Euthanasia in Tasmania – Submission to the Joint Standing Committee on Community Development for the Inquiry into the Dying with Dignity Bill 2009

 

Introduction

In this submission I will argue that the Tasmanian Parliament should not support the Greens’ Dying with Dignity Bill. The legislation is flawed and will most likely be the first step in extending euthanasia to other vulnerable Tasmanians whose “quality of life” does not measure up.

Plagiarism

I am not aware of it being mentioned in the media but the Dying with Dignity Bill is virtually identical to the Northern Territory’s Rights of the Terminally Ill Act 1995 (1) and Rights of the Terminally Ill Amendment Act 1996 (2) which were overturned by the Federal Government in 1997.

The only original part of the Dying with Dignity Bill is Section 9, “Requirement to be a Tasmanian Resident”. Otherwise, apart from replacing “patient” with “sufferer” and references to Northern Territory laws and institutions with Tasmanian ones, the Dying with Dignity Bill is basically word-for-word plagiarism of the Northern Territory Acts.

A medically unsound definition of terminal illness

The Australian Medical Association defines a terminal illness as, “An illness which is inevitably progressive, the effects of which cannot be reversed by treatment (although treatment may be successful in relieving symptoms temporality) and which will result in death within a few months at most.” (3)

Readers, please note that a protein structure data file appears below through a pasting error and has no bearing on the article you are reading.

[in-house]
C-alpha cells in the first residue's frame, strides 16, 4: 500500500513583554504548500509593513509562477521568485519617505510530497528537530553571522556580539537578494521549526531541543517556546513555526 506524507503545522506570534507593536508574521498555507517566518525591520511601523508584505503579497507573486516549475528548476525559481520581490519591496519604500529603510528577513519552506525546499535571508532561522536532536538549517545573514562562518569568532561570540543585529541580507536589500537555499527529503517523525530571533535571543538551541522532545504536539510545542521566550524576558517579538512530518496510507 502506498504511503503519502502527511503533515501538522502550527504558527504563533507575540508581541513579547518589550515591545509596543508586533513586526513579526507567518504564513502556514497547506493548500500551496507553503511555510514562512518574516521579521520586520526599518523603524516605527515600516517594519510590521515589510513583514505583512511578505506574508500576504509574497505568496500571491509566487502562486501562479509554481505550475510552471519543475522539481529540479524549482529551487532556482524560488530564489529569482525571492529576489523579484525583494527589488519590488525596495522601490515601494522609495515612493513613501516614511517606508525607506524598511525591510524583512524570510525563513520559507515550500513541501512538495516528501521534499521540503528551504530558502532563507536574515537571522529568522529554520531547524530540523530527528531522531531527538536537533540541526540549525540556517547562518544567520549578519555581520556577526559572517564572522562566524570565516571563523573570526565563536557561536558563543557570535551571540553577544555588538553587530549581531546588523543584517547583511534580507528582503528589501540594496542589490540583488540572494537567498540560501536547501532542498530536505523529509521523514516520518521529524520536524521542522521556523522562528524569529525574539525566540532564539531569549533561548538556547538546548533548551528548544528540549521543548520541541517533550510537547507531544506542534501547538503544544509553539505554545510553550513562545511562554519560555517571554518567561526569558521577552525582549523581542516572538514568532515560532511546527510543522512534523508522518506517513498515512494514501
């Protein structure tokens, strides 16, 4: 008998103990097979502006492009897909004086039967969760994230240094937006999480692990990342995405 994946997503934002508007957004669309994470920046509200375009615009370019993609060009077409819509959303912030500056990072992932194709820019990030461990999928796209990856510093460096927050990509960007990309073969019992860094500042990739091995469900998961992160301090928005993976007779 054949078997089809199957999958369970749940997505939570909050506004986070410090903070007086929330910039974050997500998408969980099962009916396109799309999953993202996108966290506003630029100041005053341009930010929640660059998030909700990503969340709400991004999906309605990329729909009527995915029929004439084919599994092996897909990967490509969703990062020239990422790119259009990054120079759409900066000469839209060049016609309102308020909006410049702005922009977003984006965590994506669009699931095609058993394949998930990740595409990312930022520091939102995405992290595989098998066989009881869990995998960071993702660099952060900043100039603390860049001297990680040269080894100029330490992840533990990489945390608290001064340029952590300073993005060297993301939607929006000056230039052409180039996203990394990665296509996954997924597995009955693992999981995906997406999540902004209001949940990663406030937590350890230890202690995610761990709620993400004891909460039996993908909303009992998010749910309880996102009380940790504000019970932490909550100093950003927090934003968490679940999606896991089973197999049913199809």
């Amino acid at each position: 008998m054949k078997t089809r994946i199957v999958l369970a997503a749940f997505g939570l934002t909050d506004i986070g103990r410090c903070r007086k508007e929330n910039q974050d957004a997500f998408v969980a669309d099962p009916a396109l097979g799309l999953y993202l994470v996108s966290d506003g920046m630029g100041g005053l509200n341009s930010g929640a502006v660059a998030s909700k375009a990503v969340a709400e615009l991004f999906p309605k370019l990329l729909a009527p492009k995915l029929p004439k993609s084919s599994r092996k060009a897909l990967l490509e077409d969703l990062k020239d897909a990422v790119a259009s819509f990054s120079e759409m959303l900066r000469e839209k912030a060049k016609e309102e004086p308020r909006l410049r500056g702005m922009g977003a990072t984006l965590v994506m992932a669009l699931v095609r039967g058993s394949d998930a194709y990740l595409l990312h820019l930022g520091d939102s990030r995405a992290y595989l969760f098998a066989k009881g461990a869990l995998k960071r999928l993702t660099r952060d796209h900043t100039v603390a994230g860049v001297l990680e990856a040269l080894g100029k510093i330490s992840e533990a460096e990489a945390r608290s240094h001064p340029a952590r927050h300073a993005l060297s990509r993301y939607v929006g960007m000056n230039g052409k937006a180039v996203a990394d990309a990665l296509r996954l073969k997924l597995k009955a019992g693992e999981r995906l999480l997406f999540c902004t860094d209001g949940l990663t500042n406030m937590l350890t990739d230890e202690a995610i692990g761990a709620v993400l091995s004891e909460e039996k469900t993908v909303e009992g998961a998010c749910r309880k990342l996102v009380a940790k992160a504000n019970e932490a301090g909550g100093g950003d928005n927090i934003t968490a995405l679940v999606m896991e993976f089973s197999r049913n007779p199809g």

In contrast, the Dying with Dignity Bill defines terminal illness as “in relation to a sufferer, means an illness, which, in reasonable medical judgment, will in the normal course, without the application of extraordinary measures or of treatment unacceptable to the sufferer, result in the death of the sufferer.” (4)

Whereas the AMA defines a terminal illness as one which cannot be reversed by treatment, the Dying with Dignity Bill’s definition includes illnesses which could be treated but treatment is withheld so the patient dies.

This definition means that diabetes would be a terminal illness since if someone with diabetes decided that his treatment was unacceptable and did not take his insulin, he would die, yet no doctor would think of diabetes as a terminal illness (5). It could also apply to people with disabilities, such as cerebral palsy, which are not terminal illnesses in the medical sense, but if they are not given treatment, such as in the form of being fed, they will die.